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The Millennial Workforce – a New Corporate Reality

The Millennial Workforce – a New Corporate Reality

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By Suzanne Morrison-Williams, Ed.D., Vice President, Academic Affairs, City College

The world has gotten used to millennials. The jokes and ribbing have ebbed, somewhat, and the world has come to recognize that as a group, they are the most dominant generation in the workforce. According to the Department of Labor, they will be the most dominant segment of the population in the workforce. With immigration adding more numbers to this group than any other, the millennial population is projected to peak in 2036 at 76.2 million. Thereafter, the oldest millennial will be at least 56 years of age and mortality is projected to outweigh net immigration. According to Pew Research, by 2050 there will be a projected 74.3 million millennials.

For the first time in history, there are five generations in the workplace, creating a huge shift in our economy and how organizations must function1.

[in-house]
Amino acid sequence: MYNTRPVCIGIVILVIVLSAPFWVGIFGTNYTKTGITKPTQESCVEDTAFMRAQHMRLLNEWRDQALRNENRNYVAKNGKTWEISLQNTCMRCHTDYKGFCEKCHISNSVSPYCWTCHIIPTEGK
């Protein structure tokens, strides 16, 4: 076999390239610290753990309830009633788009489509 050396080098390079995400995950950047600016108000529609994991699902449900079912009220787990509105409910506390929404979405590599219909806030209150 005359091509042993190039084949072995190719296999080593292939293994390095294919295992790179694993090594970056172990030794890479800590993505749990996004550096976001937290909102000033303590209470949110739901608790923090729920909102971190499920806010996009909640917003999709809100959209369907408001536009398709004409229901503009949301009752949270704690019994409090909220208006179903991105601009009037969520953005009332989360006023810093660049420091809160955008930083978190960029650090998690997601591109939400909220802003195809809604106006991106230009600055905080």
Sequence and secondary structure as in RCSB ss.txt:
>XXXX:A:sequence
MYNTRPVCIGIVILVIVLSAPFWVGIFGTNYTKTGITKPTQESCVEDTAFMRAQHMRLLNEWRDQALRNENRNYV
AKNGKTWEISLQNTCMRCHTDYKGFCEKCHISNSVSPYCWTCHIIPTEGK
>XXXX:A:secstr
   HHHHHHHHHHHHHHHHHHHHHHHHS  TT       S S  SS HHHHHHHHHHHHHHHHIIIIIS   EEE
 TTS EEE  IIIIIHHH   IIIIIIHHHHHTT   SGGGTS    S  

This shift has created some organizational angst as (a) Managers attempt to manage organizations based on new generational norms; (b) Individual millennial employees are seeking to figure out how to align their personal values with organizational needs; and (c) Managers are attempting to meet the needs of the organization as a functional manager able to manage multiple generations.

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It, therefore, becomes necessary for organizations and managers to (a) Define these generations in the workforce; (b) Determine what they desire from organizations and their managers; and (c) Create a dialogue and form a strategy for how to align all of these various individual needs with the needs of the organization. It is important to note that having five generations in the workforce has created stagnation and lack of movement that has been hereto unseen.

Up until the 1980s, most people retired by the age of 65. Those retiring were the denizens of industry, and there had been mechanisms in place to train those who would take over. This allowed for a continuity of an organization with no loss of skills and expertise. Their retirement also allowed for a natural movement of mid and upper-level managers into senior and C level positions in corporations. With the crash of the market in 2008, many saw their nest eggs depleted and were unable to retire, which resulted in many seniors/traditionalists who are still working.